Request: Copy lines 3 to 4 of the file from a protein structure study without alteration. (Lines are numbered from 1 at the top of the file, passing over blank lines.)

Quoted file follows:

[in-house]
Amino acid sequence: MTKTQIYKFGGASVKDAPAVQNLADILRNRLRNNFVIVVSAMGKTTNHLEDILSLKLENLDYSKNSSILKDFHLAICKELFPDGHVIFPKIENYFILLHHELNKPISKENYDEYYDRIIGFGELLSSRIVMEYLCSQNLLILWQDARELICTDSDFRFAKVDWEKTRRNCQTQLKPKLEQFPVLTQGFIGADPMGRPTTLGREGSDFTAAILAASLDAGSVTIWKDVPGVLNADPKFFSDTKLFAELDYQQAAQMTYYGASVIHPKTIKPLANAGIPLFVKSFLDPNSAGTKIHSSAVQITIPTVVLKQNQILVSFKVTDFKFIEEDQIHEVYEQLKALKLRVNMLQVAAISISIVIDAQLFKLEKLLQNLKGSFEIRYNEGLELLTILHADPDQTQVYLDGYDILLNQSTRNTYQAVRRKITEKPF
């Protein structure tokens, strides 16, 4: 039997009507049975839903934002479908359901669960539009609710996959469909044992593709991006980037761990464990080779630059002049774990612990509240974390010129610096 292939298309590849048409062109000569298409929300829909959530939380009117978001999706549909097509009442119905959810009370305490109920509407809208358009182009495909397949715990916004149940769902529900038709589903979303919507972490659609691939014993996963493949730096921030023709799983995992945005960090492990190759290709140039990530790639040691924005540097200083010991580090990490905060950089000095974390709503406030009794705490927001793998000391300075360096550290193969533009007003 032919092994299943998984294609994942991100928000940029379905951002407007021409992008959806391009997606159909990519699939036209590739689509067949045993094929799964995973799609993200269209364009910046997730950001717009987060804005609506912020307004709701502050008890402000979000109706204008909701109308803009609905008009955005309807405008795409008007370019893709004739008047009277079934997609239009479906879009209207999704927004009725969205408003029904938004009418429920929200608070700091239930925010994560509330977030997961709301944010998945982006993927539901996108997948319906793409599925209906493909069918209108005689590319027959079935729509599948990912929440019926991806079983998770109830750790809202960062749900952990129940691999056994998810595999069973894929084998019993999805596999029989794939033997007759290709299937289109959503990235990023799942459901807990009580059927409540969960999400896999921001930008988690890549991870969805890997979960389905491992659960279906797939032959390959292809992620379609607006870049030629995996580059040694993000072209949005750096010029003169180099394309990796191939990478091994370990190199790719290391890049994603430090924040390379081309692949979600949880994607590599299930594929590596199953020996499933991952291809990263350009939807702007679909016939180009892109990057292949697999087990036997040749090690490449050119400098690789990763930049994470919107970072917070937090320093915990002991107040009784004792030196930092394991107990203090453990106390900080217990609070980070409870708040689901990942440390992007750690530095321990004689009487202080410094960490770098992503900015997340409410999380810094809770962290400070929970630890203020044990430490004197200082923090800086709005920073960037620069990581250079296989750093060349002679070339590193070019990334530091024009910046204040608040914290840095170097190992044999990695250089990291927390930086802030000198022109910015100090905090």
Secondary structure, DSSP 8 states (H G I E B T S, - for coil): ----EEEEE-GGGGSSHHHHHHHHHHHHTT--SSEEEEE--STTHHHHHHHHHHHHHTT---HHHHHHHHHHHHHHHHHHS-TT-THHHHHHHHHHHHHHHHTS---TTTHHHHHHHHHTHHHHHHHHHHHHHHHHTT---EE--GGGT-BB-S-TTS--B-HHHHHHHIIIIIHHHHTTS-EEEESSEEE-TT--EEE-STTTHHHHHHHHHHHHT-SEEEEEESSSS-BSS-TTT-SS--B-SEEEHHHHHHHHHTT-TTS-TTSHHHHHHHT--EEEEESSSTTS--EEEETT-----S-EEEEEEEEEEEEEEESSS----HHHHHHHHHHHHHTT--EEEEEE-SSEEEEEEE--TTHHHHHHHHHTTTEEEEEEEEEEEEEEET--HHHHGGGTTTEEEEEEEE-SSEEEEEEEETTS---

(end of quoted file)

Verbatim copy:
């Protein structure tokens, strides 16, 4: 039997009507049975839903934002479908359901669960539009609710996959469909044992593709991006980037761990464990080779630059002049774990612990509240974390010129610096 292939298309590849048409062109000569298409929300829909959530939380009117978001999706549909097509009442119905959810009370305490109920509407809208358009182009495909397949715990916004149940769902529900038709589903979303919507972490659609691939014993996963493949730096921030023709799983995992945005960090492990190759290709140039990530790639040691924005540097200083010991580090990490905060950089000095974390709503406030009794705490927001793998000391300075360096550290193969533009007003 032919092994299943998984294609994942991100928000940029379905951002407007021409992008959806391009997606159909990519699939036209590739689509067949045993094929799964995973799609993200269209364009910046997730950001717009987060804005609506912020307004709701502050008890402000979000109706204008909701109308803009609905008009955005309807405008795409008007370019893709004739008047009277079934997609239009479906879009209207999704927004009725969205408003029904938004009418429920929200608070700091239930925010994560509330977030997961709301944010998945982006993927539901996108997948319906793409599925209906493909069918209108005689590319027959079935729509599948990912929440019926991806079983998770109830750790809202960062749900952990129940691999056994998810595999069973894929084998019993999805596999029989794939033997007759290709299937289109959503990235990023799942459901807990009580059927409540969960999400896999921001930008988690890549991870969805890997979960389905491992659960279906797939032959390959292809992620379609607006870049030629995996580059040694993000072209949005750096010029003169180099394309990796191939990478091994370990190199790719290391890049994603430090924040390379081309692949979600949880994607590599299930594929590596199953020996499933991952291809990263350009939807702007679909016939180009892109990057292949697999087990036997040749090690490449050119400098690789990763930049994470919107970072917070937090320093915990002991107040009784004792030196930092394991107990203090453990106390900080217990609070980070409870708040689901990942440390992007750690530095321990004689009487202080410094960490770098992503900015997340409410999380810094809770962290400070929970630890203020044990430490004197200082923090800086709005920073960037620069990581250079296989750093060349002679070339590193070019990334530091024009910046204040608040914290840095170097190992044999990695250089990291927390930086802030000198022109910015100090905090």
Secondary structure, DSSP 8 states (H G I E B T S, - for coil): ----EEEEE-GGGGSSHHHHHHHHHHHHTT--SSEEEEE--STTHHHHHHHHHHHHHTT---HHHHHHHHHHHHHHHHHHS-TT-THHHHHHHHHHHHHHHHTS---TTTHHHHHHHHHTHHHHHHHHHHHHHHHHTT---EE--GGGT-BB-S-TTS--B-HHHHHHHIIIIIHHHHTTS-EEEESSEEE-TT--EEE-STTTHHHHHHHHHHHHT-SEEEEEESSSS-BSS-TTT-SS--B-SEEEHHHHHHHHHTT-TTS-TTSHHHHHHHT--EEEEESSSTTS--EEEETT-----S-EEEEEEEEEEEEEEESSS----HHHHHHHHHHHHHTT--EEEEEE-SSEEEEEEE--TTHHHHHHHHHTTTEEEEEEEEEEEEEEET--HHHHGGGTTTEEEEEEEE-SSEEEEEEEETTS---